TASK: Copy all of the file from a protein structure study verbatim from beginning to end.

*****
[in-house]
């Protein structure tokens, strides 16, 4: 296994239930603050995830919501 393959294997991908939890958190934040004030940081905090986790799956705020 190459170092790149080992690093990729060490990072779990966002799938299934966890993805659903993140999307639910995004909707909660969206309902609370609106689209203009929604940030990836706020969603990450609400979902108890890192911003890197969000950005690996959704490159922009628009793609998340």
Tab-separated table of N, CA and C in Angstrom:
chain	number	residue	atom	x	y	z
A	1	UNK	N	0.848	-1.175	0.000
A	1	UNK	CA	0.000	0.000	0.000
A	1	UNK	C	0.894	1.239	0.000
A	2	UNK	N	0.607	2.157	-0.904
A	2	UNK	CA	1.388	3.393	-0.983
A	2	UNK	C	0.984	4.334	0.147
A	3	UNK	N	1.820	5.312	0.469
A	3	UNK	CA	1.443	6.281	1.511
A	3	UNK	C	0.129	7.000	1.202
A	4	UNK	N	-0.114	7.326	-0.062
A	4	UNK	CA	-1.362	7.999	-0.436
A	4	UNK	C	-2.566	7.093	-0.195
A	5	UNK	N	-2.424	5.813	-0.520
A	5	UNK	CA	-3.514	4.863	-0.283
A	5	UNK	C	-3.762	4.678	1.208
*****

[in-house]
């Protein structure tokens, strides 16, 4: 296994239930603050995830919501 393959294997991908939890958190934040004030940081905090986790799956705020 190459170092790149080992690093990729060490990072779990966002799938299934966890993805659903993140999307639910995004909707909660969206309902609370609106689209203009929604940030990836706020969603990450609400979902108890890192911003890197969000950005690996959704490159922009628009793609998340």
Tab-separated table of N, CA and C in Angstrom:
chain	number	residue	atom	x	y	z
A	1	UNK	N	0.848	-1.175	0.000
A	1	UNK	CA	0.000	0.000	0.000
A	1	UNK	C	0.894	1.239	0.000
A	2	UNK	N	0.607	2.157	-0.904
A	2	UNK	CA	1.388	3.393	-0.983
A	2	UNK	C	0.984	4.334	0.147
A	3	UNK	N	1.820	5.312	0.469
A	3	UNK	CA	1.443	6.281	1.511
A	3	UNK	C	0.129	7.000	1.202
A	4	UNK	N	-0.114	7.326	-0.062
A	4	UNK	CA	-1.362	7.999	-0.436
A	4	UNK	C	-2.566	7.093	-0.195
A	5	UNK	N	-2.424	5.813	-0.520
A	5	UNK	CA	-3.514	4.863	-0.283
A	5	UNK	C	-3.762	4.678	1.208